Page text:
There came a point in my early 20s, however, when that paroxysm of reading slowed to a near-halt. I gave up on fiction, for reasons I don’t even remember, and was only reading a book a month, if that. And when I gave up on fiction, I gave up on science fiction more or less for good. It wasn’t a conscious choice, nothing driven by disdain for the genre, but perhaps an association of science fiction with my own childhood that made me switch to more traditional, mainstream literature. There were exceptions, including the book that provoked my second wind as a reader, the first Harry Potter novel; I read that on a business trip to California in the fall of 2000 and have read over 600 novels since then because J.K. Rowling managed to reawaken in me the love of a great story, the desire to get lost in a dazzling plot with descriptions so vivid that I could be consumed by the words. (To this day, the only time I’ve ever had a dream that put me in a book was one where I was just a regular student at Hogwarts, witnessing the story as a classmate rather than a reader.) But even Rowling’s work didn’t push me to read more fantasy novels; I shifted to the classics, many of which appear to have been influences on the Harry Potter novels, and left science fiction almost completely behind me.

The closest I’ve come to sci-fi in the interim, aside from the two titles on the TIME 100 (Neuromancer and Snow Crash), are dystopian novels, those that depict an alternate society, sometimes set in the future, but nearly always incorporating some element of science into their visions of authoritarian regimes or personal struggles for identity and freedom. My interest in dystopian novels also dates back to that first fling with sci-fi in high school, when I read 1984 and Brave New World and Wells’ The Time Machine, but has never stopped even though the genre includes its fair share of solipsistic duds. (Its sister category, utopian novels, is even worse in that regard.) Reading Yevgeny Zamyatin’s We earlier this year made me seek out other highly-regarded titles in the catgory, which led me back into sci-fi and to The Dispossessed, the Hugo and Nebula Award-winning novel by acclaimed sci-fi writer Ursula K. Le Guin. Not only was it an excellent representative of what a good dystopian novel can accomplish, it balanced the fiction and the science beautifully, reminded me of what I once enjoyed so much about the genre.

Le Guin’s setup in The Dispossessed differs from those of all of the dystopian novels I’ve read previously. She’s set up two sibling worlds with antithetical societal structures, neither of them clearly utopian or dystopain. Shevek, the physicist and lead character, was born on Anarres, the large moon orbiting the planet Urras. Anarres was colonized by dissenters nearly 200 years before the events of the book, dissenters who called themselves “Odonians” and practice a form of true communism they refer to as “anarchy,” using the literal sense of the term (without government) than the colloquial one (chaos). Over several generations of isolation from Urras, the people of Anarres have organized into syndicates to allow for fundamental economic activities, but within those syndicates, there exist cliques and fiefdoms that stymie Shevek’s attempts to develop his science further (and his friend’s endeavors to develop his art), resembling authoritarian regimes in their denial of anything deemed subversive or unnecessary. Shevek chooses to become the first person from Anarres to visit Urras since the Odonians’ departure, hoping to expand on his research into “temporal physics” and to find the freedom the people of Anarres had lost.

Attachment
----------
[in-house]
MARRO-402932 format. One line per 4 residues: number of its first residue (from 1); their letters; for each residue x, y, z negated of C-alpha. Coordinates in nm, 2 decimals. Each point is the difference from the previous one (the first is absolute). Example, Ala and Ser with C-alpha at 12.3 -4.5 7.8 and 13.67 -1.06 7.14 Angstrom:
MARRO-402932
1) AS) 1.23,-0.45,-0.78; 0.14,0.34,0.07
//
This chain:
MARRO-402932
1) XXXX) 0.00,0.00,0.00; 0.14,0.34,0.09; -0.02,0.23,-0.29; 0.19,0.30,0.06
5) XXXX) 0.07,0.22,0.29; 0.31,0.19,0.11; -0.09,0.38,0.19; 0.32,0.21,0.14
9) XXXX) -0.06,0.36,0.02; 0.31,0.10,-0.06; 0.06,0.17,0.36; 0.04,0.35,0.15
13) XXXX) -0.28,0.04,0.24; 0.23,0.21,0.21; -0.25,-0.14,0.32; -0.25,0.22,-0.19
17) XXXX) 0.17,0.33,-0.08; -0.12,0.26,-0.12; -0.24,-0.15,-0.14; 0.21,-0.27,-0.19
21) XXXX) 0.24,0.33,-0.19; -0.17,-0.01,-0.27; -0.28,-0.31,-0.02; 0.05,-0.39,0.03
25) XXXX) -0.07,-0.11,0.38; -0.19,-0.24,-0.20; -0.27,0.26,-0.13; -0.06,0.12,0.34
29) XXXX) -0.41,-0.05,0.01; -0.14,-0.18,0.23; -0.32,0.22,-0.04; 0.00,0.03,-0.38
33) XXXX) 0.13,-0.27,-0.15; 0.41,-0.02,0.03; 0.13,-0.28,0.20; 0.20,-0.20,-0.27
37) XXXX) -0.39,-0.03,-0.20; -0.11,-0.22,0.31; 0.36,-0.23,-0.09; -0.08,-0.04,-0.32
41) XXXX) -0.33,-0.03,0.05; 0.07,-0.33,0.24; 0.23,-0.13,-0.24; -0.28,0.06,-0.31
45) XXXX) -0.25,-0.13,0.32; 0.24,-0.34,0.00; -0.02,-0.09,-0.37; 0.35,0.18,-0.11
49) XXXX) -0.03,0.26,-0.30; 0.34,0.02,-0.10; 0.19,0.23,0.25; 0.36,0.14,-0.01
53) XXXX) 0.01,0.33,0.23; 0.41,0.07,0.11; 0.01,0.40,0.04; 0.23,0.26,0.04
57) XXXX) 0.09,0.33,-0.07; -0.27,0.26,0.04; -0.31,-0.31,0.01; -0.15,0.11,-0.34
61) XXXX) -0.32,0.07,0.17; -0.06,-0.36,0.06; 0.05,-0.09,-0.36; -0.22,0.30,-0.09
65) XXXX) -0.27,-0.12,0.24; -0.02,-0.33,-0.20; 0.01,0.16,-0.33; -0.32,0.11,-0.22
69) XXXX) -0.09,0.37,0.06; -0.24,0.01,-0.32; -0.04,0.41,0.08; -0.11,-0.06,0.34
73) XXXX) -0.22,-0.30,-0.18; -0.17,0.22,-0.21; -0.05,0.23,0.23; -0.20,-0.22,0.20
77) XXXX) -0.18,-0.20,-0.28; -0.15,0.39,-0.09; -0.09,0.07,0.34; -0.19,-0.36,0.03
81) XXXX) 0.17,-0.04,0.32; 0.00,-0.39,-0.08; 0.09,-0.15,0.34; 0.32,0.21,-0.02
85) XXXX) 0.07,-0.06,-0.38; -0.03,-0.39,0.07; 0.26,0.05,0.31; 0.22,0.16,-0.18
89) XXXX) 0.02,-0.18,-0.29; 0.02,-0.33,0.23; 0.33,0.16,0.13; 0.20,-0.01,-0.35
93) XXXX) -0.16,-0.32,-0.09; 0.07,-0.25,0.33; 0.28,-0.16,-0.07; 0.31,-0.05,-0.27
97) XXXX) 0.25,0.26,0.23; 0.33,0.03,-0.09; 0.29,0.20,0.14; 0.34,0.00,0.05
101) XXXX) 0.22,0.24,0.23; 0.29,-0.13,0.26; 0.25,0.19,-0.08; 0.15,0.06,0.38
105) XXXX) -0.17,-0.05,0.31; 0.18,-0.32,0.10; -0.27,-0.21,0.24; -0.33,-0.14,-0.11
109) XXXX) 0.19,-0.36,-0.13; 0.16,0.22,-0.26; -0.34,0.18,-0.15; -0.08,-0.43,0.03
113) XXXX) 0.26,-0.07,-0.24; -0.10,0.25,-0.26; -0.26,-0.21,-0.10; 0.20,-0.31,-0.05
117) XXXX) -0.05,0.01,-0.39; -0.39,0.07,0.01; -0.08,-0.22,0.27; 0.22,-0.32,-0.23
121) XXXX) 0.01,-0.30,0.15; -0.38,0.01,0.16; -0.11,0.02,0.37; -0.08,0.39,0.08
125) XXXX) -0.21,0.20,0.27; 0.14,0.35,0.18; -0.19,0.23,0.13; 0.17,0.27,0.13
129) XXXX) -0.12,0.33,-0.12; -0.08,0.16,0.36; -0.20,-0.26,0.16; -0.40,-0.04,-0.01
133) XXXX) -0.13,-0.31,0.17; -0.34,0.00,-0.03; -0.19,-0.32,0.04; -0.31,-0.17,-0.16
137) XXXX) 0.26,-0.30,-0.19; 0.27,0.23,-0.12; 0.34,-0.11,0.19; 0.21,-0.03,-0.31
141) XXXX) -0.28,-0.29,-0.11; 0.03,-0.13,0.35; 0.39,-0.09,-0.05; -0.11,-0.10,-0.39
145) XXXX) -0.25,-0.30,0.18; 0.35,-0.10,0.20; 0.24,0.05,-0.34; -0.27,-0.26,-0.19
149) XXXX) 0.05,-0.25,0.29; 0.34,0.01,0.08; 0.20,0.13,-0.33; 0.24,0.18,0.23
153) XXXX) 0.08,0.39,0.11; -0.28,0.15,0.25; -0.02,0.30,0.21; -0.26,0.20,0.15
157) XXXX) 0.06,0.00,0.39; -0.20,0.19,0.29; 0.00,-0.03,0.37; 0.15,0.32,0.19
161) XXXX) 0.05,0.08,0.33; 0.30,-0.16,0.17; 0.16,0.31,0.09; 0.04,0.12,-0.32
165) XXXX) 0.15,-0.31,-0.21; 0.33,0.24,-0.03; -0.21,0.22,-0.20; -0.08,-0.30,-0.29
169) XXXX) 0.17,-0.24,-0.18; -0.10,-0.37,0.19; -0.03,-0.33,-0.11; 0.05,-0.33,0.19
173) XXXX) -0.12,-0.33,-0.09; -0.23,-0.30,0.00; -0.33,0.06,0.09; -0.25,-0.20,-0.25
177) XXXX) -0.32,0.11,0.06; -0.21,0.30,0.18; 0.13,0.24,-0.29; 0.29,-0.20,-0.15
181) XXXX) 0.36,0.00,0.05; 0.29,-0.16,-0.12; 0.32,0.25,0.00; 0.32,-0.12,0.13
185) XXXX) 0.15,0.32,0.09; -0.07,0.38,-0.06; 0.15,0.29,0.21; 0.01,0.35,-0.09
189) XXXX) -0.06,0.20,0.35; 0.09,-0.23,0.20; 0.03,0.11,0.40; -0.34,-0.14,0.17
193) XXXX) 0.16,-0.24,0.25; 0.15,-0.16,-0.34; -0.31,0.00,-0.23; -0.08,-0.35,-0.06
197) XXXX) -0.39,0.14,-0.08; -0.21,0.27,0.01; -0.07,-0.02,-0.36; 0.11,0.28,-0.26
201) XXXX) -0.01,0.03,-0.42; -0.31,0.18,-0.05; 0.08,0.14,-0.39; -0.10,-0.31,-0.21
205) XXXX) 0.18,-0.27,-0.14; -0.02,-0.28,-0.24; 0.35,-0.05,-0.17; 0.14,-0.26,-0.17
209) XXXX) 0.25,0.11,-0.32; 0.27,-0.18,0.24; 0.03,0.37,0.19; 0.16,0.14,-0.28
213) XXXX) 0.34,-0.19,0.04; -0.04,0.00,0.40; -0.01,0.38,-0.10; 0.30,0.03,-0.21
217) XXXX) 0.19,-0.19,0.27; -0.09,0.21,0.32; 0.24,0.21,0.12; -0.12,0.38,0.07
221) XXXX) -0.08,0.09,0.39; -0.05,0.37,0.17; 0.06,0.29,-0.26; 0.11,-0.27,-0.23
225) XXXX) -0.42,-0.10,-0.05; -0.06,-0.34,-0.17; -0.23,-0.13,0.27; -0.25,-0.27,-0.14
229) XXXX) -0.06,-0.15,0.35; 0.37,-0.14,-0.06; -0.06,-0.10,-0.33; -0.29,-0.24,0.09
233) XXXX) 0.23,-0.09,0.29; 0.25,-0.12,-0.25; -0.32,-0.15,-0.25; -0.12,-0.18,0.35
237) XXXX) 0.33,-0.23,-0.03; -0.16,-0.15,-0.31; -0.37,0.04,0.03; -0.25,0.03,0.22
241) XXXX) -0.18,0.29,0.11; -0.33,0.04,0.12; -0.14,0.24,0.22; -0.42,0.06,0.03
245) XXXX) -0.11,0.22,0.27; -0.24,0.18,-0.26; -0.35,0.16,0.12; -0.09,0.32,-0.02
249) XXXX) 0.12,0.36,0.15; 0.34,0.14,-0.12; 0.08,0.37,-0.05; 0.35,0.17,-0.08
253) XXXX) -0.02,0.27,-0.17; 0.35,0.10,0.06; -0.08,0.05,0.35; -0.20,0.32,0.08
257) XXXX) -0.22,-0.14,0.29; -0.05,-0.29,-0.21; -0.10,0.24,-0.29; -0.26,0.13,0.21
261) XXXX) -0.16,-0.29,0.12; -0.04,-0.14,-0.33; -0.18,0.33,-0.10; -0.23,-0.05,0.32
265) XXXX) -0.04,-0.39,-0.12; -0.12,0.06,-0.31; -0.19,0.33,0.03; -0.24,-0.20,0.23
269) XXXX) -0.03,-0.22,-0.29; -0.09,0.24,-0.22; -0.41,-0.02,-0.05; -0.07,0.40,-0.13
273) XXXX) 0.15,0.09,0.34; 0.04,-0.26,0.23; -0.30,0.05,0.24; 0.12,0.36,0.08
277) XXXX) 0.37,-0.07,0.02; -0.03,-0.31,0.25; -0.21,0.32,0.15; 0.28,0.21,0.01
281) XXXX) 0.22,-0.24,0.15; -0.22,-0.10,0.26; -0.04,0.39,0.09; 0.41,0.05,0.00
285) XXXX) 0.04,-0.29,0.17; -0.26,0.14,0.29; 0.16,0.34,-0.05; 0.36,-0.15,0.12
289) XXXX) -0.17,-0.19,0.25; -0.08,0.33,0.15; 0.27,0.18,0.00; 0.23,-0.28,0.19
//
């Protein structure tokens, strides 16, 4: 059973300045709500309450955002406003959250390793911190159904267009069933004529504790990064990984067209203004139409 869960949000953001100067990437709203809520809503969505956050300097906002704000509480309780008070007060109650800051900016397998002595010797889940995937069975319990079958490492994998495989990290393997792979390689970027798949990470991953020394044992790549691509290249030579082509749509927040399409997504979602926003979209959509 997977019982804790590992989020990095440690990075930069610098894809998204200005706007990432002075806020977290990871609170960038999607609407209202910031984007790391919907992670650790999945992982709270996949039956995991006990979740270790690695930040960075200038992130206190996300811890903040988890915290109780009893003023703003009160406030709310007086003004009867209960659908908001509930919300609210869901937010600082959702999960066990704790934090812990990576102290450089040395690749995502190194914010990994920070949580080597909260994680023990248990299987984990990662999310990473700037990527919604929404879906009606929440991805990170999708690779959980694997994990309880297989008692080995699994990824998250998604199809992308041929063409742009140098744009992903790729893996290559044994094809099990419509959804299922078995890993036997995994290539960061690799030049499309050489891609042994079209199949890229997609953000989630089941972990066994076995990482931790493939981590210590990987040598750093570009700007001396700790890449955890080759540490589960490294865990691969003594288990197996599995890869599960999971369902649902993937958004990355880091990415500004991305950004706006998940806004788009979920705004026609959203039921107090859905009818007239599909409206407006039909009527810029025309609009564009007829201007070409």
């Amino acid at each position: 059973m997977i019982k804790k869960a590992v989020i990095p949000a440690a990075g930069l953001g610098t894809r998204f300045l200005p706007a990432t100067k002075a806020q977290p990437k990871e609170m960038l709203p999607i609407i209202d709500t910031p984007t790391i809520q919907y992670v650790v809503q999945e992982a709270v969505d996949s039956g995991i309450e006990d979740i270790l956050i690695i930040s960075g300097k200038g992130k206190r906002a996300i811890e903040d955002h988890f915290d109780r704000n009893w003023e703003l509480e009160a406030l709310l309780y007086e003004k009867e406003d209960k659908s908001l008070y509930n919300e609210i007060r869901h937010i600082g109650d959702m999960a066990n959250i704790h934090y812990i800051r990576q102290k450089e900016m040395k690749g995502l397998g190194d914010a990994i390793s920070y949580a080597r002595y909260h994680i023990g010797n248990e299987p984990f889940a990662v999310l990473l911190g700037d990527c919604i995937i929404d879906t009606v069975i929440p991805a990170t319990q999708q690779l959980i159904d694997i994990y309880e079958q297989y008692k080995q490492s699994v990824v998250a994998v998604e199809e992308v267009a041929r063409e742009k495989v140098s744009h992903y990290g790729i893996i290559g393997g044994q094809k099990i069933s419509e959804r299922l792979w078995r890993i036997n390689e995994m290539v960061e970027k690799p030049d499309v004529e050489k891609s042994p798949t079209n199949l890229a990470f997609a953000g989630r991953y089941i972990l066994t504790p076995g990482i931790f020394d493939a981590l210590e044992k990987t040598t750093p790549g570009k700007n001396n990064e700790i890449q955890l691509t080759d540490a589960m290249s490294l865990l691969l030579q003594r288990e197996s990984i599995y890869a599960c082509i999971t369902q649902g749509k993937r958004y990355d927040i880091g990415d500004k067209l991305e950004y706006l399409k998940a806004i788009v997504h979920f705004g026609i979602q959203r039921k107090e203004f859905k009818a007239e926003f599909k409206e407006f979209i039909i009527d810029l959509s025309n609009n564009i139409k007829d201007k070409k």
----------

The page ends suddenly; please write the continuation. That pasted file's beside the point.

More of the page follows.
Most dystopian novels focus on tyranny by a single, usually totalitarian government, but Le Guin doesn’t take sides between Anarres and the pseudodemocratic regime Shevek visits on Urras. (Urras also has a Soviet-style regime, Thu, and puppet states where the two superpowers fight proxy wars.) Anarres has a social safety net, no inequality, and a high degree of mobility. Urras has an actual government, with poverty, conspicuous consumption, disease, and waste, but offers a kind of liberty that Anarres lacks – until it becomes clear that Shevek’s ideas may challenge the government there, at which point he encounters the limits of Urrastian liberty and has to make a choice that will affect the histories of both worlds.

Le Guin succeeds so well here in crafting a philosophical treatise within a novel because she focuses more than anything else on the “fiction” part of science fiction, notably the plot. There are science aspects to the work, primarily the settings – and her imagining of an inhospitable world of Anarres is superb, to the point where you can feel the dust on the pages – and the many references to Shevek’s physics work and its importance for interstellar travel, but those details are superficial, laid on top of a very serious work about freedom, especially that of choice. What does it mean for a human being to be free? Is it intellectual freedom? Freedom from want, unless others are also wanting? Freedom from envy? Freedom to choose one’s work, one’s partner, one’s abode?How petty can one despot be and still despoil one man’s freedom?

The Dispossessed won both of the major awards for the year’s best science fiction novel, although the correlation between the Hugos and the Nebulas is so high as to render the two redundant. I did pull the list of Hugo winners and found a number of interesting titles, including the most recent winner, the comic novel Redshirts, which I’ve already picked up based just on the description. With only ten read out of 62 total winners, I imagine this will help keep me busy even as I’m winding down my sojourn through the classics.

Next up: I’ve only got about a thousand pages to go in Victor Hugo’s The Wretched (Les Misérables).